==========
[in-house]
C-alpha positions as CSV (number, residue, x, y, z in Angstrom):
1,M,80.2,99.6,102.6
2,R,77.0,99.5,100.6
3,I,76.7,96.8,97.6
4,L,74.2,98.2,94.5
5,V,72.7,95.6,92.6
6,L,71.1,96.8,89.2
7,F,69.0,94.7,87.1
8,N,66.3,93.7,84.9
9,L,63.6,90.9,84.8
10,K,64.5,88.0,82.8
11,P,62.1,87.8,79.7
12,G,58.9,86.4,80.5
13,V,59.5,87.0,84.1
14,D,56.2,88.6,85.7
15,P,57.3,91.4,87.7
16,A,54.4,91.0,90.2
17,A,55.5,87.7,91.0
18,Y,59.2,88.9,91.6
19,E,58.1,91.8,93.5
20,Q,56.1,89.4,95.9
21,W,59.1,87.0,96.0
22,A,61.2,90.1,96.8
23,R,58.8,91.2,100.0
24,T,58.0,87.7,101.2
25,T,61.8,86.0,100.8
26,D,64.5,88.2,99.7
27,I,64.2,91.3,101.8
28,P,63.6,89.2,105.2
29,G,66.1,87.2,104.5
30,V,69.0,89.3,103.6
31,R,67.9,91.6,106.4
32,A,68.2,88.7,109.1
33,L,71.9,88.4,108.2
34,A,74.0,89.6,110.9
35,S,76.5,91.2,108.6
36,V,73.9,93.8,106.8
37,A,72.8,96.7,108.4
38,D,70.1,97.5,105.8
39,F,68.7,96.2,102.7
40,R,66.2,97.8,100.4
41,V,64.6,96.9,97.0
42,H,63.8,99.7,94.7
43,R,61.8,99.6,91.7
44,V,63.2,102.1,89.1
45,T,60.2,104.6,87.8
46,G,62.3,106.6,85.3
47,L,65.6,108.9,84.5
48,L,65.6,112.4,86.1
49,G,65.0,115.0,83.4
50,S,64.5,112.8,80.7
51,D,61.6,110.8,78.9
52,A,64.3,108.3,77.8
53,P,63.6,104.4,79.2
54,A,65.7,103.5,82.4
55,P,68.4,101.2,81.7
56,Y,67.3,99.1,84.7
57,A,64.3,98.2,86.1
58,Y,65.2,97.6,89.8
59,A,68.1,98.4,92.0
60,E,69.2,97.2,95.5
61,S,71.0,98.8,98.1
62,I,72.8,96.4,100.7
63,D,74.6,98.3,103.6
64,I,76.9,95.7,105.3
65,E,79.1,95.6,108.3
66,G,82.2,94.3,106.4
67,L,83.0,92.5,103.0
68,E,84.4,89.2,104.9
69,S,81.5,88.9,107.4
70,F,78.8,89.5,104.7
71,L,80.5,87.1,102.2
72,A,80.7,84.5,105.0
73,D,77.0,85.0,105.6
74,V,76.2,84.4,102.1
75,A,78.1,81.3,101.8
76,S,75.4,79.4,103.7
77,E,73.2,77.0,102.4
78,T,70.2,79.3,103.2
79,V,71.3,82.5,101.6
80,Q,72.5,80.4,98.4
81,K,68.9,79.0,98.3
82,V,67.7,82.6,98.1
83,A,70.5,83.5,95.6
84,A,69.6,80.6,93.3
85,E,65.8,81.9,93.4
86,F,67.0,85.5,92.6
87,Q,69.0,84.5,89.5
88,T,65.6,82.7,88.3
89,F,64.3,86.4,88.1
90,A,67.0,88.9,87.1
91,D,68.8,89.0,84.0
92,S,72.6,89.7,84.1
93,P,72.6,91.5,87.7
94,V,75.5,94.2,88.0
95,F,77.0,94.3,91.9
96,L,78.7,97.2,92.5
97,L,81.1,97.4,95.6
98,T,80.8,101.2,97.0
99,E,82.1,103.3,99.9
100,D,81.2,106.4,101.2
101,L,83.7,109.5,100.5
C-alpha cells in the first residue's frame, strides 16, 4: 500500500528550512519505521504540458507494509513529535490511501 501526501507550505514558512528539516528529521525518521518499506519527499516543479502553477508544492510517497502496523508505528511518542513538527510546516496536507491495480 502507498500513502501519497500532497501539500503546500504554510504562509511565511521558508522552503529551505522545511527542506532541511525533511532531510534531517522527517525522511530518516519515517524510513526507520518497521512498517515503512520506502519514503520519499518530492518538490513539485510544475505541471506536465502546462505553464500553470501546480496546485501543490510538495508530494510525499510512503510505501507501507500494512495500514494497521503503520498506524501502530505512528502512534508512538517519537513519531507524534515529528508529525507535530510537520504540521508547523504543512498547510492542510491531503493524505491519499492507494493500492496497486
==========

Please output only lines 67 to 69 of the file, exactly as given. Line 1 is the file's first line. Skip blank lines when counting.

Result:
65,E,79.1,95.6,108.3
66,G,82.2,94.3,106.4
67,L,83.0,92.5,103.0